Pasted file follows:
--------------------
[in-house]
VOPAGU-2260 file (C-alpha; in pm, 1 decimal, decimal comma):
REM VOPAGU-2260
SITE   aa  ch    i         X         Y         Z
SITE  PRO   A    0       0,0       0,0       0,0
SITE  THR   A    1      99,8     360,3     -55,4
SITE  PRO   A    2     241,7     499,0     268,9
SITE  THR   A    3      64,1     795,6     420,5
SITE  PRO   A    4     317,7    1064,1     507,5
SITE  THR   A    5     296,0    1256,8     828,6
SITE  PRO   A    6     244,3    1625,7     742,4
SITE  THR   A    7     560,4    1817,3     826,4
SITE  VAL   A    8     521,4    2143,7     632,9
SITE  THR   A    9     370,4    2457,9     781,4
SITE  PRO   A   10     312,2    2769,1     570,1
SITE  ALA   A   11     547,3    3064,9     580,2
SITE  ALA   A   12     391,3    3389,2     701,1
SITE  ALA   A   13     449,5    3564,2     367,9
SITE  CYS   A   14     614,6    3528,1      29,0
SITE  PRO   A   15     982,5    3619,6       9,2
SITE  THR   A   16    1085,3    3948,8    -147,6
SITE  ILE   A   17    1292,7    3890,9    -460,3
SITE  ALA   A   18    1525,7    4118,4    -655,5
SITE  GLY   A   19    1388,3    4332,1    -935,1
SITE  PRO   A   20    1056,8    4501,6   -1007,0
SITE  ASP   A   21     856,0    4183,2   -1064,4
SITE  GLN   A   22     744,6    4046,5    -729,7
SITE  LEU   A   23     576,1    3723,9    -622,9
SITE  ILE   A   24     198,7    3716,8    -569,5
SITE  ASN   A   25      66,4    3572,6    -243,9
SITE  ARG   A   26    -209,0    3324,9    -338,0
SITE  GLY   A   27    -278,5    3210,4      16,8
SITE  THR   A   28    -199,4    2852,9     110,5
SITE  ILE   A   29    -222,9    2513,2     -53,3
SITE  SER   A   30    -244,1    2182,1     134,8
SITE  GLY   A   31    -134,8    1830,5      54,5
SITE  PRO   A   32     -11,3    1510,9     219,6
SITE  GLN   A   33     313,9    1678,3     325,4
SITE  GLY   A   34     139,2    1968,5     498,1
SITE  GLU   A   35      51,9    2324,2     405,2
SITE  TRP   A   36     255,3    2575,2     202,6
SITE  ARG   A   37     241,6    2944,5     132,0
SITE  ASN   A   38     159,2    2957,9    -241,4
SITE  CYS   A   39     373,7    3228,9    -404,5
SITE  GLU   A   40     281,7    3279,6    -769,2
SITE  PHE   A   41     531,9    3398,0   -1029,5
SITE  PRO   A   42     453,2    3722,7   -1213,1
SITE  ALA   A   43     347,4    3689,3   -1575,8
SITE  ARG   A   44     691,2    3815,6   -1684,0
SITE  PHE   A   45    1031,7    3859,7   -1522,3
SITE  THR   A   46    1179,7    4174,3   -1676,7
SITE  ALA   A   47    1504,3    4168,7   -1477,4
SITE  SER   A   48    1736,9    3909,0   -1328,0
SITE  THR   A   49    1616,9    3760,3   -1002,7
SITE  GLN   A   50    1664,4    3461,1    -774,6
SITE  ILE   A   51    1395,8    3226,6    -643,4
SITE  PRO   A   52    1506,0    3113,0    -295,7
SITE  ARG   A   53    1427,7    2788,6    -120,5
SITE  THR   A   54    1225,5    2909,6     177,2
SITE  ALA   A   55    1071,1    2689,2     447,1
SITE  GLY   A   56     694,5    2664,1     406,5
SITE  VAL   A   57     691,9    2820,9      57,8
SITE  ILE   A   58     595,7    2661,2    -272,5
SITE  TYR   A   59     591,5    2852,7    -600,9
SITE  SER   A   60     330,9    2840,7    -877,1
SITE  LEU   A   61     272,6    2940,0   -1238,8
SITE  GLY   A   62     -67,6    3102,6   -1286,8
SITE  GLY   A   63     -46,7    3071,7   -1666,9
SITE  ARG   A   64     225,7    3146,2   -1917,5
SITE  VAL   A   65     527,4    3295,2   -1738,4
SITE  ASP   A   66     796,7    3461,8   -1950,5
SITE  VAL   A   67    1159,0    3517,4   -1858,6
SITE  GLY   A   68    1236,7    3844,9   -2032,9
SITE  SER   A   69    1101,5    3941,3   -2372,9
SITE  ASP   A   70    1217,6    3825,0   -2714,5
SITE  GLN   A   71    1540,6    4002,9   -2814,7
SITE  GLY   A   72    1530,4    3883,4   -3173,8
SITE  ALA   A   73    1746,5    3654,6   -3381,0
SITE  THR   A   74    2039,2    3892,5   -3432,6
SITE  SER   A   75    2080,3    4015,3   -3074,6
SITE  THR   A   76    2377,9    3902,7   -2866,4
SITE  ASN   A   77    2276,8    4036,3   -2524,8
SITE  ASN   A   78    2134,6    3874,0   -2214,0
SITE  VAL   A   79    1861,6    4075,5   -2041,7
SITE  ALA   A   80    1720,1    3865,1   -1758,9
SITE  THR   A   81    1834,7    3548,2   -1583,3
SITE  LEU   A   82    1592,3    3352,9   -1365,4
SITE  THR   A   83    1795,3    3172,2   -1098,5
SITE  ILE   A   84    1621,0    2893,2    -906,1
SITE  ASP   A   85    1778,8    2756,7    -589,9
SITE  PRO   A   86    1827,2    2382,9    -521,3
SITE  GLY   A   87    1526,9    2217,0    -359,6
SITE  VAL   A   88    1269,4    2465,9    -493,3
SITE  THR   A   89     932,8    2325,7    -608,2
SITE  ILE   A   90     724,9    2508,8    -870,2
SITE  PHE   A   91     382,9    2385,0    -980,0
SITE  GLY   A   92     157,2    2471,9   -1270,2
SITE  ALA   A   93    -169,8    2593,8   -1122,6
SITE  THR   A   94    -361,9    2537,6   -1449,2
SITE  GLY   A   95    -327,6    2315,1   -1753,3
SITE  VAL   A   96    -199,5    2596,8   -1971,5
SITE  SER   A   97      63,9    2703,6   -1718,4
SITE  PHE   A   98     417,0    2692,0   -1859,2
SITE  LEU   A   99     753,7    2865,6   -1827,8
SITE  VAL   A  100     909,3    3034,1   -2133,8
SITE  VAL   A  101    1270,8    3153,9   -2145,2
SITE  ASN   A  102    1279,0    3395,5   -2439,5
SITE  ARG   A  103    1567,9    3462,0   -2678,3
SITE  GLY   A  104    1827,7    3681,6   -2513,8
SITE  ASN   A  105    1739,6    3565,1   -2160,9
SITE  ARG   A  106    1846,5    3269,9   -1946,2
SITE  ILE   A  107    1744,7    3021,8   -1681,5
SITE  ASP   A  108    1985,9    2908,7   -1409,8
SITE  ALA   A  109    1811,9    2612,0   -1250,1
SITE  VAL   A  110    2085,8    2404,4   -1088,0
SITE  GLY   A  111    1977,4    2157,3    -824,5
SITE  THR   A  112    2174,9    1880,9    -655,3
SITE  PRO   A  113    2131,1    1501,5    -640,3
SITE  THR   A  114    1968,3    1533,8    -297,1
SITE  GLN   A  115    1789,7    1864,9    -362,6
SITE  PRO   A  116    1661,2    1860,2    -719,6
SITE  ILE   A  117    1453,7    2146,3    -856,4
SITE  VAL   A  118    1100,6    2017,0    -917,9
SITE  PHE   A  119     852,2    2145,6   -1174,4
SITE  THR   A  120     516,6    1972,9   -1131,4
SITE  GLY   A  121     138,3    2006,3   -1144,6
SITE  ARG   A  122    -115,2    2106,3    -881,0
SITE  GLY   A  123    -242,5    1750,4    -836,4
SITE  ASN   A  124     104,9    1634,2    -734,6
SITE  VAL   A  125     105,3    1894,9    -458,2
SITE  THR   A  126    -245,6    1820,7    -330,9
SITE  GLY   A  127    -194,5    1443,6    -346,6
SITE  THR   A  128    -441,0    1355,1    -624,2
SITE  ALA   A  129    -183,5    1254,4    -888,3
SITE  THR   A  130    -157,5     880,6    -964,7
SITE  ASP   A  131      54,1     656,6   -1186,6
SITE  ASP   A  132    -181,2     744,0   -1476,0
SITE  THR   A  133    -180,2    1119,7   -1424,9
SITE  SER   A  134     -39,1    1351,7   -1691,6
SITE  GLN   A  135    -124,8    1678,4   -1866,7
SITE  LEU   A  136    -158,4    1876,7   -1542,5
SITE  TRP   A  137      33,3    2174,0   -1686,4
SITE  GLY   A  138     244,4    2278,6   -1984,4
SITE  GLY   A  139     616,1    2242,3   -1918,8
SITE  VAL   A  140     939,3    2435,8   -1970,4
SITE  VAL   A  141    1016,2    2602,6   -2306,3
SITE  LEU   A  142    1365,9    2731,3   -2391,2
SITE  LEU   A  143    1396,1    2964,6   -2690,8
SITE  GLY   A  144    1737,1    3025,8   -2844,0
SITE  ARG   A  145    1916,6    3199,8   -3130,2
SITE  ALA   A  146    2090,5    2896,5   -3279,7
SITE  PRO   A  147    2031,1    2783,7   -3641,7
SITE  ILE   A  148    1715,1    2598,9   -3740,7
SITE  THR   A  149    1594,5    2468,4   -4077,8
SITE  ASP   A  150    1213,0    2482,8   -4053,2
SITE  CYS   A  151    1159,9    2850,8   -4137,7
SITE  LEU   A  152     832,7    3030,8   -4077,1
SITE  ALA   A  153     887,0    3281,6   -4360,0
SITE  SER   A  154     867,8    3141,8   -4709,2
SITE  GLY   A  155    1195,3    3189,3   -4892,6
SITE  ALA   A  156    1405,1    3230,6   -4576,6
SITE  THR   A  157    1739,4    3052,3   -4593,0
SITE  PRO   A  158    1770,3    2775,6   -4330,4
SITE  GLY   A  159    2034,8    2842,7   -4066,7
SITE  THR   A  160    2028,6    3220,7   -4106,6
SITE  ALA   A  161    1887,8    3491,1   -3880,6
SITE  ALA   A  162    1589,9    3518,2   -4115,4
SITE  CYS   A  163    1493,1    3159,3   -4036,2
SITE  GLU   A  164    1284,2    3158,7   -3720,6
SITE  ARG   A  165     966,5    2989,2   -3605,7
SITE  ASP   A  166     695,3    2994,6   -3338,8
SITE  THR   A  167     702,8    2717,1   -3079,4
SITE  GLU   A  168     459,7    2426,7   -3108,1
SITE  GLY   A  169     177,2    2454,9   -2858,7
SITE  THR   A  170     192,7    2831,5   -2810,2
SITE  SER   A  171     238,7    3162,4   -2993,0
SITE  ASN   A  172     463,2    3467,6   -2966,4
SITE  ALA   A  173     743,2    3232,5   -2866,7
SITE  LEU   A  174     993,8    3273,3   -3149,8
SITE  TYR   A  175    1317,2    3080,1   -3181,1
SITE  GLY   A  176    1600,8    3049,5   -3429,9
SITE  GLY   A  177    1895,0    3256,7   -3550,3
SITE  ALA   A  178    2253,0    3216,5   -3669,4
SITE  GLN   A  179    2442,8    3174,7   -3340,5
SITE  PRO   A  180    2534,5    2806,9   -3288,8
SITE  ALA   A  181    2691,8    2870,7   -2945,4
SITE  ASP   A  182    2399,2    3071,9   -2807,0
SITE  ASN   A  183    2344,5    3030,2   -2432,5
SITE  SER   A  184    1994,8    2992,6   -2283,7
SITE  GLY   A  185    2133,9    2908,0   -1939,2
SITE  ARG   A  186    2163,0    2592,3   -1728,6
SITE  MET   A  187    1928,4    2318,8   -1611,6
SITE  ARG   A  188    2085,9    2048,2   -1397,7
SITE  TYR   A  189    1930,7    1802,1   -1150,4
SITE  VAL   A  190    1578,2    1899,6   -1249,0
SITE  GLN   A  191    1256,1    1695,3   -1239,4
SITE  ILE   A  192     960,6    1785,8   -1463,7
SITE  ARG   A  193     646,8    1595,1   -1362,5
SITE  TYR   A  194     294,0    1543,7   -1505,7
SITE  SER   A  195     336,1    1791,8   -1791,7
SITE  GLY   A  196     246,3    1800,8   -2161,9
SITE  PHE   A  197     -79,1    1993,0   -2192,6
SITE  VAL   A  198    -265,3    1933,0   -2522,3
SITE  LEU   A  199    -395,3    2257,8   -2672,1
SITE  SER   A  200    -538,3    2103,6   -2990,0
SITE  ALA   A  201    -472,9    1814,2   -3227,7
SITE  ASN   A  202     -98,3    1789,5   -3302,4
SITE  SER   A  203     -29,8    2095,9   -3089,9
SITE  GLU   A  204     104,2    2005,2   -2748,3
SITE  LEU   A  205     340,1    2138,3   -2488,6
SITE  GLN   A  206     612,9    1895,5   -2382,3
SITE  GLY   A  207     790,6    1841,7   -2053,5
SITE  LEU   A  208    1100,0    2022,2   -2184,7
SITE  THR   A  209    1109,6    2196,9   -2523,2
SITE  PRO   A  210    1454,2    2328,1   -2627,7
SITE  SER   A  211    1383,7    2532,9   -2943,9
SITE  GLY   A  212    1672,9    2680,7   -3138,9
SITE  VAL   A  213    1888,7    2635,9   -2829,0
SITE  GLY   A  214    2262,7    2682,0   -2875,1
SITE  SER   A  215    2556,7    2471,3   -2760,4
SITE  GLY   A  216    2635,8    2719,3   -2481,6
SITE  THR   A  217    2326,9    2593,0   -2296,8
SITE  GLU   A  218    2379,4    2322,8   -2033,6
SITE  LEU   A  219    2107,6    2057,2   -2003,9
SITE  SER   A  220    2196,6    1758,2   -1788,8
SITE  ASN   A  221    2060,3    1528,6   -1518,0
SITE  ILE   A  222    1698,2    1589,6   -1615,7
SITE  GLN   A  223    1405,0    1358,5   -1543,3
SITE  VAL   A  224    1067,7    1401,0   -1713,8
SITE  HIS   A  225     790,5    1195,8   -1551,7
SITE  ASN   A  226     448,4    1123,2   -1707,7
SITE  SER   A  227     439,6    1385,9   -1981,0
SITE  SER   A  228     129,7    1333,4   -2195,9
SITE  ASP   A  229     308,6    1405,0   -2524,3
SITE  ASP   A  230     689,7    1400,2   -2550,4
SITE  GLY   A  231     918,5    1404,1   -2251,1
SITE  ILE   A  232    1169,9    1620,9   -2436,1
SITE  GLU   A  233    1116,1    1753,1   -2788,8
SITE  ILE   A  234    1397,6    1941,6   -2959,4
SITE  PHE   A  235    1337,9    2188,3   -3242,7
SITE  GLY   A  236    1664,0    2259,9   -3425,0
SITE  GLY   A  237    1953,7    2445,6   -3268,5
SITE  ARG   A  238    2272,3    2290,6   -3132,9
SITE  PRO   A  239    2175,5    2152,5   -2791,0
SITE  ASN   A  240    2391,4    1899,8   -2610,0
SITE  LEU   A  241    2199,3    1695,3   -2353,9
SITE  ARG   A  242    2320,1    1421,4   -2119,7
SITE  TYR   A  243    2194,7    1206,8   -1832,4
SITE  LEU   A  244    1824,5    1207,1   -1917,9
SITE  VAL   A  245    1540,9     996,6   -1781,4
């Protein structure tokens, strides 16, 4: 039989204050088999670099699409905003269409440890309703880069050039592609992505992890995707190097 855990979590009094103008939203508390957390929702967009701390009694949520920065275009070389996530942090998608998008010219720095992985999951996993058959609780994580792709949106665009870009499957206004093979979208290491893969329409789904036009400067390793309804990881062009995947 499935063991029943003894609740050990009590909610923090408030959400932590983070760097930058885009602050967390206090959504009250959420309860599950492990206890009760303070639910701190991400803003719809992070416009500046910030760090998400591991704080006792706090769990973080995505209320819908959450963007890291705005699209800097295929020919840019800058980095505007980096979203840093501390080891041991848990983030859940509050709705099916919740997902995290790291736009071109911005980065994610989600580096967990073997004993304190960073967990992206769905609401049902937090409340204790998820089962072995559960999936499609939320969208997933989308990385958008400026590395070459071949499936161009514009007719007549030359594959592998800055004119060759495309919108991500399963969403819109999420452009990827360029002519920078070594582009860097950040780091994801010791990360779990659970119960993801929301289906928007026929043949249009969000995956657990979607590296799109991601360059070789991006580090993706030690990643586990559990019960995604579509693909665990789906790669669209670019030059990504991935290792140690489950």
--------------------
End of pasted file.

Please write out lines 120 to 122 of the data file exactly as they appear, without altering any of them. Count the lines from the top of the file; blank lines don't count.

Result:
SITE  GLN   A  115    1789,7    1864,9    -362,6
SITE  PRO   A  116    1661,2    1860,2    -719,6
SITE  ILE   A  117    1453,7    2146,3    -856,4